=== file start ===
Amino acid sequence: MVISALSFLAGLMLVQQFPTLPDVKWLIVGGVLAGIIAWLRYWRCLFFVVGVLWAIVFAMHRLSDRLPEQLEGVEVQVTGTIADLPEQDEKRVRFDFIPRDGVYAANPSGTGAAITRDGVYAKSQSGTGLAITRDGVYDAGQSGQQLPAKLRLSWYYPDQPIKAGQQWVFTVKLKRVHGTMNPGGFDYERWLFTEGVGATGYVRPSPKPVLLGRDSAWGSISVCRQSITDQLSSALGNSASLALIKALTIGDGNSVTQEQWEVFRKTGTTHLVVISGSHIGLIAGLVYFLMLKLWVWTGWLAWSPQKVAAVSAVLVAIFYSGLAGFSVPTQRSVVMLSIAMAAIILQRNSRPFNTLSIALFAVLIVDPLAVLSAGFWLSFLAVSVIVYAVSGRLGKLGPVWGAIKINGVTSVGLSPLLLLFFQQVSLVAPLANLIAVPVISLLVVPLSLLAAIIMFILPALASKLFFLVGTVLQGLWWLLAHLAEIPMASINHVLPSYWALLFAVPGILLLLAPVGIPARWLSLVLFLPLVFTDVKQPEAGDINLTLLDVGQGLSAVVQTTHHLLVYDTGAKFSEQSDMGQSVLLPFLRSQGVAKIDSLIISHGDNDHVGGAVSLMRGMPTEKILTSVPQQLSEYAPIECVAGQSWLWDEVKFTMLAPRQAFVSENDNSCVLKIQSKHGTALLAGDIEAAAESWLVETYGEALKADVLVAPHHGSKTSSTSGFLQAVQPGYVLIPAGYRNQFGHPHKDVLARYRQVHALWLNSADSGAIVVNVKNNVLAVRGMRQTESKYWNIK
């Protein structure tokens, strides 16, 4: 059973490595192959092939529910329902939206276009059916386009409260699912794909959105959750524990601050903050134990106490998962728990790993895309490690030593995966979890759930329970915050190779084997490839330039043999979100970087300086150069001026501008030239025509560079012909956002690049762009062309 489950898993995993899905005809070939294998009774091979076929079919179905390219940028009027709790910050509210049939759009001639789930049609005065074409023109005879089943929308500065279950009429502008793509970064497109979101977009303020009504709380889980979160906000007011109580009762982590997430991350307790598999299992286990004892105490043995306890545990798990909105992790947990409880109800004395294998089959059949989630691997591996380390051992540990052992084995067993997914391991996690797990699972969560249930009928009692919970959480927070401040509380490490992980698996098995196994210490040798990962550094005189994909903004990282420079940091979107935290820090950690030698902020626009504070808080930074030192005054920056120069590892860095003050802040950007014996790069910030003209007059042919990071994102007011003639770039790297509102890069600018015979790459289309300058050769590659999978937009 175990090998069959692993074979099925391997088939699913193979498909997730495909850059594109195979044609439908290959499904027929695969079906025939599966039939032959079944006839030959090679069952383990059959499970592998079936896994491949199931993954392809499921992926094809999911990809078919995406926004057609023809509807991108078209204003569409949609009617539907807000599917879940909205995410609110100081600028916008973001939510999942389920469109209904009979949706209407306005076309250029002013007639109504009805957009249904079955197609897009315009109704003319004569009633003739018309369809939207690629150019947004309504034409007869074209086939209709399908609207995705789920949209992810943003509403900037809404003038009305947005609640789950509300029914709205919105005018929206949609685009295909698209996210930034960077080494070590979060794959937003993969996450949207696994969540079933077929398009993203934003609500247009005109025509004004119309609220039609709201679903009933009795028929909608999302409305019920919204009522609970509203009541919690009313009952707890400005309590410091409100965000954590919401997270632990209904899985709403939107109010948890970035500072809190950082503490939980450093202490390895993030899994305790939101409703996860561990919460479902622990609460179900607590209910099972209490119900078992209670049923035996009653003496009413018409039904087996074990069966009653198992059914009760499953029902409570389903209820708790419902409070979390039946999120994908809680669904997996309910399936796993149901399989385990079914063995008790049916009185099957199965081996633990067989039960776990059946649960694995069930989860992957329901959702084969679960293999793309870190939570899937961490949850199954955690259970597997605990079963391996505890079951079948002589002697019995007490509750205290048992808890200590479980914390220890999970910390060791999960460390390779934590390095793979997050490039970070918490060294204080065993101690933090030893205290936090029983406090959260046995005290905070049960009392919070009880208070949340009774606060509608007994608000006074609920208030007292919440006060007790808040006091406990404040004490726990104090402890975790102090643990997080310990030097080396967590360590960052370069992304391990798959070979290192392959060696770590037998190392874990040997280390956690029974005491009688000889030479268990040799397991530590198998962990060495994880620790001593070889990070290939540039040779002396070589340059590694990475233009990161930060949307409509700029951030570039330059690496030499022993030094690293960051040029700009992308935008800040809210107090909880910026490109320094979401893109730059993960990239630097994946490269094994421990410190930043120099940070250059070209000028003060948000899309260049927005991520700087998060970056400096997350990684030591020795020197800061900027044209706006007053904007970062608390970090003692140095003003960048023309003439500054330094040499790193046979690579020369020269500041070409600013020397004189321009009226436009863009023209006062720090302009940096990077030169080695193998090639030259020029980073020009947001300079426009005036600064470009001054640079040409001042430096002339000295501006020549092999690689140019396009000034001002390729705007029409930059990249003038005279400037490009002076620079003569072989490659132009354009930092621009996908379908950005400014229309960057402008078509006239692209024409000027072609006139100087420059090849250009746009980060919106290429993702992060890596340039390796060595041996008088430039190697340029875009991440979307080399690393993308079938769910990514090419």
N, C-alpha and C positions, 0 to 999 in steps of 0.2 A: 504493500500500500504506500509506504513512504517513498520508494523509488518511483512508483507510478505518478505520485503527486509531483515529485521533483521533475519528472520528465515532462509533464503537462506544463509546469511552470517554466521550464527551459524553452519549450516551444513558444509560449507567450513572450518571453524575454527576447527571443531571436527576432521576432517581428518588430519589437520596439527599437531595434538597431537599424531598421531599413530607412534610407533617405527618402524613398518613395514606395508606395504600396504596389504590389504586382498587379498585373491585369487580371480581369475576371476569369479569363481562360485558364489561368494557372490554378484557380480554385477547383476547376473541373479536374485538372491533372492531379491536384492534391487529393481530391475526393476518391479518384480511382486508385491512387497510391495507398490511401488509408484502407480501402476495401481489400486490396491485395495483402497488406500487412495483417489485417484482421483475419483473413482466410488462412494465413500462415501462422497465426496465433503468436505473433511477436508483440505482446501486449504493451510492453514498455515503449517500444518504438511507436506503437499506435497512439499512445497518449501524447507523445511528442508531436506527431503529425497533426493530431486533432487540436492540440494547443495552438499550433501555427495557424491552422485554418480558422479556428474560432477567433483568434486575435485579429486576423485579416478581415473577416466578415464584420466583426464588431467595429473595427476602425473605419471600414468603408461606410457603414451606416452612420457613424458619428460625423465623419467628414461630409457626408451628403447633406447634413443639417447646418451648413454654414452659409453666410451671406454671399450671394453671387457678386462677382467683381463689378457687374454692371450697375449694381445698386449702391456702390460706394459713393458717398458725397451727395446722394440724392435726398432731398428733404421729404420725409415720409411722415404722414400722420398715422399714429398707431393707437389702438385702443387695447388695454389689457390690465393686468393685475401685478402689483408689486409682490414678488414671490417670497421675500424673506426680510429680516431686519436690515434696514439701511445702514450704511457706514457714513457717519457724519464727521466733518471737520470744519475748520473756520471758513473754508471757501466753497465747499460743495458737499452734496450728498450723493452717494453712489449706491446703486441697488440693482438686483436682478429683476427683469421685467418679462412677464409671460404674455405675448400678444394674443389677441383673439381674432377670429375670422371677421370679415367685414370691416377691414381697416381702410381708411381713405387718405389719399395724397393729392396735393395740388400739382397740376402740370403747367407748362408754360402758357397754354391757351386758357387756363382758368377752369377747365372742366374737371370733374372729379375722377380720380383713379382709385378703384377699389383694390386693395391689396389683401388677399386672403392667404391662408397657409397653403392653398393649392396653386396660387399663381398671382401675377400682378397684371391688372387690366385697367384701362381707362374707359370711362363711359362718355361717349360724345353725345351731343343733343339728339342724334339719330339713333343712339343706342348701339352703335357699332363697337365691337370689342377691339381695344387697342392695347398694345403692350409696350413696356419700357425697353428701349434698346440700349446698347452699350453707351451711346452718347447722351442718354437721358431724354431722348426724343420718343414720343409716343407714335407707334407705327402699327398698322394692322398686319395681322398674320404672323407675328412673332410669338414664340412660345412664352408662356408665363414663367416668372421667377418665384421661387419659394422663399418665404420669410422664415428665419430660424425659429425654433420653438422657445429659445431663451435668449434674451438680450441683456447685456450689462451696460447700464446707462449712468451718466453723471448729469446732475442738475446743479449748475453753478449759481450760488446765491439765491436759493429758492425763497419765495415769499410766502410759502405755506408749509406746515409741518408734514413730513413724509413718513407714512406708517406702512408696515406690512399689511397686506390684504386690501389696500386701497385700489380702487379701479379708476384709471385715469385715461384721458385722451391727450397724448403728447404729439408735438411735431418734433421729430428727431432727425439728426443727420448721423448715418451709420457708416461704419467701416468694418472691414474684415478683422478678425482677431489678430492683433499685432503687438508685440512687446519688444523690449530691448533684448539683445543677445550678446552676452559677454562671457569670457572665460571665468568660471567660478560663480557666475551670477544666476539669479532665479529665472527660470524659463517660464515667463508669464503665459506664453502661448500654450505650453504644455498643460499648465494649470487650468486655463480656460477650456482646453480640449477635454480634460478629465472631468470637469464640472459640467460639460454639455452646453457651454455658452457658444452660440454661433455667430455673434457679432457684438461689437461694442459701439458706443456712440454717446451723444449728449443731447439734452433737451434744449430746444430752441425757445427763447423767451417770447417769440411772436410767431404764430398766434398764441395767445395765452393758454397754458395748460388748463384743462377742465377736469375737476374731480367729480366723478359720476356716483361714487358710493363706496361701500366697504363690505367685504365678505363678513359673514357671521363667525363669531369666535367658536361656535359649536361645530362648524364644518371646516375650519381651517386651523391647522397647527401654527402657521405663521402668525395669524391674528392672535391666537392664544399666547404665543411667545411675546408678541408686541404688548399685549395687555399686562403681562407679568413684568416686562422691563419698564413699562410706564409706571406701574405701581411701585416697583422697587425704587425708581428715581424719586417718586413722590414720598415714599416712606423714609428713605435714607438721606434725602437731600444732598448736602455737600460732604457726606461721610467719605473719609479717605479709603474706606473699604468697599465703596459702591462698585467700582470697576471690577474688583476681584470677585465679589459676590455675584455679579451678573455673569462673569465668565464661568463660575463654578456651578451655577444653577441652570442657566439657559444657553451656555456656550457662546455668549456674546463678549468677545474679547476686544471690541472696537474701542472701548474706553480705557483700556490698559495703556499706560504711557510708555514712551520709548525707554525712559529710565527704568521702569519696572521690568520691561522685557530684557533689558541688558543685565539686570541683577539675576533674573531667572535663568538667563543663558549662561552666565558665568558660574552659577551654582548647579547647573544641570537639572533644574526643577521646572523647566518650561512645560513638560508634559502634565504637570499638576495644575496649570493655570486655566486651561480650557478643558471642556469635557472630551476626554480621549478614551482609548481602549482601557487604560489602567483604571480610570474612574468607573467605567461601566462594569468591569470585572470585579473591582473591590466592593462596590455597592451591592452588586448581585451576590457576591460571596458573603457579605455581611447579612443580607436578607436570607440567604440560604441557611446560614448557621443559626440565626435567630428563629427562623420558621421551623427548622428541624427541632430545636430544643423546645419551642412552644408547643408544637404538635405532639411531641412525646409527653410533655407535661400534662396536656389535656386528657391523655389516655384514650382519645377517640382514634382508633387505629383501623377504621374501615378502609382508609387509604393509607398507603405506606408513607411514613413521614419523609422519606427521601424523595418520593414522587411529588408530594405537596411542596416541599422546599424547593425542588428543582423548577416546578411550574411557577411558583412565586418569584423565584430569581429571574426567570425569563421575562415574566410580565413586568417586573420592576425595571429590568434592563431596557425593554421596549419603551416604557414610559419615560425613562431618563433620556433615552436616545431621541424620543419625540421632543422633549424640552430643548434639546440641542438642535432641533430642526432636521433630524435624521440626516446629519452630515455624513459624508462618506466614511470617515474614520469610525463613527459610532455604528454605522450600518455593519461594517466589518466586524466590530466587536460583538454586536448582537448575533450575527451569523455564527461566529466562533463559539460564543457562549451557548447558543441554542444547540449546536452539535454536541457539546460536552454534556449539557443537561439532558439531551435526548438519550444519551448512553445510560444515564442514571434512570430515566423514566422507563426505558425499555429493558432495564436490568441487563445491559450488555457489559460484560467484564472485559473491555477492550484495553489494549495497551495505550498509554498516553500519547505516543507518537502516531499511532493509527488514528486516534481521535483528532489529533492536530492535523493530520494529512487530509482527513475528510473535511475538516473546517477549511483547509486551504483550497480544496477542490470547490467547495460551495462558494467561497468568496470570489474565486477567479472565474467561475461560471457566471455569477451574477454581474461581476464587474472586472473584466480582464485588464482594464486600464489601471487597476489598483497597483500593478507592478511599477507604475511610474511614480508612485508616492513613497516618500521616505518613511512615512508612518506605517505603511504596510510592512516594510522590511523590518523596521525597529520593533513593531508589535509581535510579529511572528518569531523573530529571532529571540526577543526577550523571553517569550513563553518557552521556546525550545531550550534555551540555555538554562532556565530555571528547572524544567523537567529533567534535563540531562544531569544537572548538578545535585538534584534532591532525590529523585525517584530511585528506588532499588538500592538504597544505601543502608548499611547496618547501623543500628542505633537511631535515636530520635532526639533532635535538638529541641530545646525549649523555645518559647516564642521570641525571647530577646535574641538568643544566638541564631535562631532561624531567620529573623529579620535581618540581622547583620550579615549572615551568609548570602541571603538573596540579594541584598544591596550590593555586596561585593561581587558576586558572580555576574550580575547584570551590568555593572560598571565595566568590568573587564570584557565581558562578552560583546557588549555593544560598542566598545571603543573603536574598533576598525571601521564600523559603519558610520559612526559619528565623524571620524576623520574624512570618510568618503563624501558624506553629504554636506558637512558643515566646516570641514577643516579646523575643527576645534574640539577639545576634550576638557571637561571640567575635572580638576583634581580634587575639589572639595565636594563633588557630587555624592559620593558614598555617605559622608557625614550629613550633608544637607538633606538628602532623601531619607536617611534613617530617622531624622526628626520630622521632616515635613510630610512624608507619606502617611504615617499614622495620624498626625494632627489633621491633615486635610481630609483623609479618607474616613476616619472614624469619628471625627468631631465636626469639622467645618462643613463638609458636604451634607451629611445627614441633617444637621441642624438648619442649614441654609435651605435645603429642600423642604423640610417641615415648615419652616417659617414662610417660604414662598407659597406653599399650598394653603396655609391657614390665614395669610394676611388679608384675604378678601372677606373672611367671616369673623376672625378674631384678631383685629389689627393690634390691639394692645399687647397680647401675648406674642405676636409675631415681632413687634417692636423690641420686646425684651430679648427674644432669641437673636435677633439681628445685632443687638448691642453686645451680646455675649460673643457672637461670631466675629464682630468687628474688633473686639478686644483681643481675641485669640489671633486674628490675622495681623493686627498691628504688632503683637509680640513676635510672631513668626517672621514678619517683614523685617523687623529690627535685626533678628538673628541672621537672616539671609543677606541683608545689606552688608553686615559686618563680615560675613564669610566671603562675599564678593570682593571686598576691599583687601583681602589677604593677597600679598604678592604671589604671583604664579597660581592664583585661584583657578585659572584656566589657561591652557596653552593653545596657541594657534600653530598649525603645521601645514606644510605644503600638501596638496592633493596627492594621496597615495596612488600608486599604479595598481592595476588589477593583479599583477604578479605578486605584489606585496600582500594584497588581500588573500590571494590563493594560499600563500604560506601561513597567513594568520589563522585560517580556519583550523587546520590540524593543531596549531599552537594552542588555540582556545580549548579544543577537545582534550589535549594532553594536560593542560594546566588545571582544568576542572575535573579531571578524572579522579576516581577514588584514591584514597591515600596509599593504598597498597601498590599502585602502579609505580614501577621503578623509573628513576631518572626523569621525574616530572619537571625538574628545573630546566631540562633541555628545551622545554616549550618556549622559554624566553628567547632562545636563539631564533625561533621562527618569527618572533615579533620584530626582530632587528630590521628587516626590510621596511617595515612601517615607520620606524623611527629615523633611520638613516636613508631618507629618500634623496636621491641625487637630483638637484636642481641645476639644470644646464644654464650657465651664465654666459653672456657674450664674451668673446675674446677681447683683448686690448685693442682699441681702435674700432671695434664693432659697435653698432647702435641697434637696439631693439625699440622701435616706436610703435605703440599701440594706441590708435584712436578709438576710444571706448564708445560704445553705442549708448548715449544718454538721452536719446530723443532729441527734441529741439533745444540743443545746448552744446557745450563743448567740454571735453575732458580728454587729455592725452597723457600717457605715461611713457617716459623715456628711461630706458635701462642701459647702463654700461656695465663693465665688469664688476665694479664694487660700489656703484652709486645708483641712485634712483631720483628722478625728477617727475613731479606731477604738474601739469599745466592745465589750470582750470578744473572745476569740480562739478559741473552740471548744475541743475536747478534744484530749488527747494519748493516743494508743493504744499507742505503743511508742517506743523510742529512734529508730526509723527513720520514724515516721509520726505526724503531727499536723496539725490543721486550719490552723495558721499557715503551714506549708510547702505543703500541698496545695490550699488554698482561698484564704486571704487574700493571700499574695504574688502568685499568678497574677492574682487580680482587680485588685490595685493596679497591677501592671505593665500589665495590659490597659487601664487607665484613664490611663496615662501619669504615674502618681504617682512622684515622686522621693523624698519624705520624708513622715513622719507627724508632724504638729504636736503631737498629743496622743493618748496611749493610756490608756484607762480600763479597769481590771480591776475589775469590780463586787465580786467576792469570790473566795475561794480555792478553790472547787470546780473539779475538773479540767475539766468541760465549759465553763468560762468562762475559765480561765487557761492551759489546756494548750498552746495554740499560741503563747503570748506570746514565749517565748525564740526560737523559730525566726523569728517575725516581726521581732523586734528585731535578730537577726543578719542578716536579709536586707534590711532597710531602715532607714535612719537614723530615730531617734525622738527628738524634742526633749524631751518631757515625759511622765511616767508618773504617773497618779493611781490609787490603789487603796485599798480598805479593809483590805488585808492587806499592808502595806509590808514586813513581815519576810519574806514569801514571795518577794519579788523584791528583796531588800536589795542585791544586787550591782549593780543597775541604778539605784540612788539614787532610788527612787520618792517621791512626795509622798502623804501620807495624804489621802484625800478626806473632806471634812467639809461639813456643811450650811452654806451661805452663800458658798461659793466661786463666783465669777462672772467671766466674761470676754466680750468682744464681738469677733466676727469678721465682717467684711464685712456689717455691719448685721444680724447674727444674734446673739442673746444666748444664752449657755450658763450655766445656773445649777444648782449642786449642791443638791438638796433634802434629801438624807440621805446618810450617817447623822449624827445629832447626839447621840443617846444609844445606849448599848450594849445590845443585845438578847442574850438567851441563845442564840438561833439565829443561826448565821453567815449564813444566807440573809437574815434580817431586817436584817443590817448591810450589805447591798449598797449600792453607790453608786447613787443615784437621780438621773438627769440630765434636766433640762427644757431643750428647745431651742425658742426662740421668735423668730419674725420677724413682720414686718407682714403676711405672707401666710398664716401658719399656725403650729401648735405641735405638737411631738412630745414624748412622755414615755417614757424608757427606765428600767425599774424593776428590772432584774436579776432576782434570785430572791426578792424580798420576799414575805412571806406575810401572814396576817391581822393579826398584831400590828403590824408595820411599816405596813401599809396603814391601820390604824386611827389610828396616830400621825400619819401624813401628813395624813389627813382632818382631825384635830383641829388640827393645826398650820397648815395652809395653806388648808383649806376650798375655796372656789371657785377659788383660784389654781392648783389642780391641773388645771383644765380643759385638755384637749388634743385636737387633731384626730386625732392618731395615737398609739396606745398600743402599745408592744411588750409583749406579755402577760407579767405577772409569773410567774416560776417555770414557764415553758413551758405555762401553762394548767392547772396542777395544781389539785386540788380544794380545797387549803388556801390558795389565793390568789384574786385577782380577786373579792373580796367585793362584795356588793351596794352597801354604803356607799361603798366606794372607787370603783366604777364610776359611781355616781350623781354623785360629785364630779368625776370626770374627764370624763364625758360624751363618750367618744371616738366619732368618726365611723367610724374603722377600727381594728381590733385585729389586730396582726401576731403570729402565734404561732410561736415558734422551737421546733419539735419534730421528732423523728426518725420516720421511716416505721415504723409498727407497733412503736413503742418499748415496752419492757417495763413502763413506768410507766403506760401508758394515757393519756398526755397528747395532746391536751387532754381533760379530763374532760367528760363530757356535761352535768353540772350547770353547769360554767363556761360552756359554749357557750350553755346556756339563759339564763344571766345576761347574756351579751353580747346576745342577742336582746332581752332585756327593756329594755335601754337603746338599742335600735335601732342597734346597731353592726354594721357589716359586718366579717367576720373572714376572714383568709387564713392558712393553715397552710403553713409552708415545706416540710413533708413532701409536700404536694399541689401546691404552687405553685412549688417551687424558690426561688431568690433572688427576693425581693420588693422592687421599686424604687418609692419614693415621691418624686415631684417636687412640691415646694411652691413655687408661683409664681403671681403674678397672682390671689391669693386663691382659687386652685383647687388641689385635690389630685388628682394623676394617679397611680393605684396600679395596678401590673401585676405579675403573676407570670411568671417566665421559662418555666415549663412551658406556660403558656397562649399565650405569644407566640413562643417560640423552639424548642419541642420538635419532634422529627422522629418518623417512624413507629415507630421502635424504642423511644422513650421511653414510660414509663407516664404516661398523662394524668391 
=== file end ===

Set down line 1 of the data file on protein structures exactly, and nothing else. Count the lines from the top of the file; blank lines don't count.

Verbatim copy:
Amino acid sequence: MVISALSFLAGLMLVQQFPTLPDVKWLIVGGVLAGIIAWLRYWRCLFFVVGVLWAIVFAMHRLSDRLPEQLEGVEVQVTGTIADLPEQDEKRVRFDFIPRDGVYAANPSGTGAAITRDGVYAKSQSGTGLAITRDGVYDAGQSGQQLPAKLRLSWYYPDQPIKAGQQWVFTVKLKRVHGTMNPGGFDYERWLFTEGVGATGYVRPSPKPVLLGRDSAWGSISVCRQSITDQLSSALGNSASLALIKALTIGDGNSVTQEQWEVFRKTGTTHLVVISGSHIGLIAGLVYFLMLKLWVWTGWLAWSPQKVAAVSAVLVAIFYSGLAGFSVPTQRSVVMLSIAMAAIILQRNSRPFNTLSIALFAVLIVDPLAVLSAGFWLSFLAVSVIVYAVSGRLGKLGPVWGAIKINGVTSVGLSPLLLLFFQQVSLVAPLANLIAVPVISLLVVPLSLLAAIIMFILPALASKLFFLVGTVLQGLWWLLAHLAEIPMASINHVLPSYWALLFAVPGILLLLAPVGIPARWLSLVLFLPLVFTDVKQPEAGDINLTLLDVGQGLSAVVQTTHHLLVYDTGAKFSEQSDMGQSVLLPFLRSQGVAKIDSLIISHGDNDHVGGAVSLMRGMPTEKILTSVPQQLSEYAPIECVAGQSWLWDEVKFTMLAPRQAFVSENDNSCVLKIQSKHGTALLAGDIEAAAESWLVETYGEALKADVLVAPHHGSKTSSTSGFLQAVQPGYVLIPAGYRNQFGHPHKDVLARYRQVHALWLNSADSGAIVVNVKNNVLAVRGMRQTESKYWNIK